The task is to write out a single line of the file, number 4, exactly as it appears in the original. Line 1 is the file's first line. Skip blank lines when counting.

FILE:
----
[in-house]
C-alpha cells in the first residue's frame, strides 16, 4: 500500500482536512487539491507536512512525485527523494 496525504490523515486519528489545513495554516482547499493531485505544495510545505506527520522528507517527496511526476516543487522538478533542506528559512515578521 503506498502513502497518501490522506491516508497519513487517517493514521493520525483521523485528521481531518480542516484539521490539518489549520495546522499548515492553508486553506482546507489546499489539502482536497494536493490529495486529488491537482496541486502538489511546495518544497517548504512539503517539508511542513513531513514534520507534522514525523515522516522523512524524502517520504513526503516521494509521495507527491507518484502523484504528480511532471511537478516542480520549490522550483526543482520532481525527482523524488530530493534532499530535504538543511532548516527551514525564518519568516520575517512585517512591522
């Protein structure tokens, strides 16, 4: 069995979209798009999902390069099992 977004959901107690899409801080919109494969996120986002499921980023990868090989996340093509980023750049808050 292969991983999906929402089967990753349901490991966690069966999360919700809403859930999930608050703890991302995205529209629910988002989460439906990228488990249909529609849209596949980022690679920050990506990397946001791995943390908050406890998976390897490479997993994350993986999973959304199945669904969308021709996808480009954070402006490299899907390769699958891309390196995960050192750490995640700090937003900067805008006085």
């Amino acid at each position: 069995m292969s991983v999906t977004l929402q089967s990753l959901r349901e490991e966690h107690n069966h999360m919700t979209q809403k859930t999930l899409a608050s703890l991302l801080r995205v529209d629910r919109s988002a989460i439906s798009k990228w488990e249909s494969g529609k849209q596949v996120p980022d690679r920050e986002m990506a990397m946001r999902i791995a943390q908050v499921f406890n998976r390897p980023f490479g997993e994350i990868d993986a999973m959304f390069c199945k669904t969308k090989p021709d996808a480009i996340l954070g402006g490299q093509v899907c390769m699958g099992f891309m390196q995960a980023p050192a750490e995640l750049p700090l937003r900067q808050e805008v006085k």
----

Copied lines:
């Amino acid at each position: 069995m292969s991983v999906t977004l929402q089967s990753l959901r349901e490991e966690h107690n069966h999360m919700t979209q809403k859930t999930l899409a608050s703890l991302l801080r995205v529209d629910r919109s988002a989460i439906s798009k990228w488990e249909s494969g529609k849209q596949v996120p980022d690679r920050e986002m990506a990397m946001r999902i791995a943390q908050v499921f406890n998976r390897p980023f490479g997993e994350i990868d993986a999973m959304f390069c199945k669904t969308k090989p021709d996808a480009i996340l954070g402006g490299q093509v899907c390769m699958g099992f891309m390196q995960a980023p050192a750490e995640l750049p700090l937003r900067q808050e805008v006085k």